Developing Countries in the World Trading System
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Developing Countries in the World Trading System

The Uruguay Round and Beyond

Edited by Ramesh Adhikari and Prema-chandra Athukorala

The book examines the achievements of the Uruguay Round of trade negotiations in reforming the world trading system and the challenges to future reforms. It begins with an overview of the genesis of the world trading system and moves on to examine the key issues as they relate to developing countries. These include further liberalization of agricultural trade; abolition of the Multifibre Arrangement; environmental and labour standards; competition policy; regional integration in South East Asia; and the implications for developing Asian countries of the liberalization of the Chinese economy and its WTO membership. Furthermore, the book discusses the links between trade liberalization and poverty reduction – drawing on the experience of Asian countries – and puts forward arguments on how trade liberalization could effect a greater reduction in poverty.
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Chapter 10: Trade policy reforms, growth and poverty reduction

Ramesh Adhikari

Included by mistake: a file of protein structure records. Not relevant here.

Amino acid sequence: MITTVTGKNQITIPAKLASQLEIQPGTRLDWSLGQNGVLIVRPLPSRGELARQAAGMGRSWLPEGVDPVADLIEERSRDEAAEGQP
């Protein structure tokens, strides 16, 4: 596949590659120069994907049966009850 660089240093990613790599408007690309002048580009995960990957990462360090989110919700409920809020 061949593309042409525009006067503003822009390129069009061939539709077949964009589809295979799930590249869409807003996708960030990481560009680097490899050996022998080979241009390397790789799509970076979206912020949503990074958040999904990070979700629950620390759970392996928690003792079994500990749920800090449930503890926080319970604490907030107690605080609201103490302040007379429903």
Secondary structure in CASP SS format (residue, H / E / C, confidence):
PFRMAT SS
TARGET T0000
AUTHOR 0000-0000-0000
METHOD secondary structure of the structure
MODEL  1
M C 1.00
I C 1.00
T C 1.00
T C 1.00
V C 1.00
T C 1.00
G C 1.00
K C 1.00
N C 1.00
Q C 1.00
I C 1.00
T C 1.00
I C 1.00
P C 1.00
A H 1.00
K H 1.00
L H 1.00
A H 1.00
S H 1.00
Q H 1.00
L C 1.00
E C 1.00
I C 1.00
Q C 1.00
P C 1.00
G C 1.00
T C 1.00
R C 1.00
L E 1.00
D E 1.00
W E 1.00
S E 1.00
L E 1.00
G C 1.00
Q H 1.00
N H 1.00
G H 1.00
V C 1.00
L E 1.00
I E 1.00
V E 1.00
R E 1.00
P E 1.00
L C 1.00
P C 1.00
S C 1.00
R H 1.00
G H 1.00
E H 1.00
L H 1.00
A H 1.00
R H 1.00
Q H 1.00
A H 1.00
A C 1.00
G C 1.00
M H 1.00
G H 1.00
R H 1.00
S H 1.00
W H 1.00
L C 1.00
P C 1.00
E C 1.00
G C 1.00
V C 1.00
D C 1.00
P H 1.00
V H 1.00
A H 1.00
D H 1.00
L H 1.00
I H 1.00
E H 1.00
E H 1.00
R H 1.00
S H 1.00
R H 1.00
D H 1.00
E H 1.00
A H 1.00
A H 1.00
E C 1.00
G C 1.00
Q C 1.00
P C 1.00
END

* Ramesh Adhikari One of the remarkable occurrences in the history of economic development over the last five decades is the success of East and Southeast Asia in achieving faster growth and poverty reduction than that achieved by other developing countries (ADB 2000; Collier, Dollar and Stern 2000; OECD 1999). In the early 1990s a World Bank (1993) research report categorized them as high-performing Asian economies. The report indicated that many factors were responsible for their success, but the most important was the economies’ greater openness or outward orientation of their trade policy, coupled with macroeconomic stability and the development of human and physical capital. In general, these economies have grown significantly faster than other developing economies and sustained that growth over time. The faster growth has been associated with reductions in poverty and a more equitable distribution of the gains resulting from the rapid growth. Their core labour standards have improved, and they have been able to take much greater advantage of their labour forces. In addition, they have achieved high literacy rates. Some of these successful economies have experienced rapid convergence in their income levels to that of the industrial countries, thereby leaving the closed economies even further behind (Dollar and Kraay 2000). However, ADB (2000) reports that in most Southeast Asian economies, such as Hong Kong, the Philippines, Malaysia, Singapore and Thailand, while high and steady economic growth reduced poverty, this growth was not associated with improvements in income inequality, as Gini coefficients remained high at 0.41 to...

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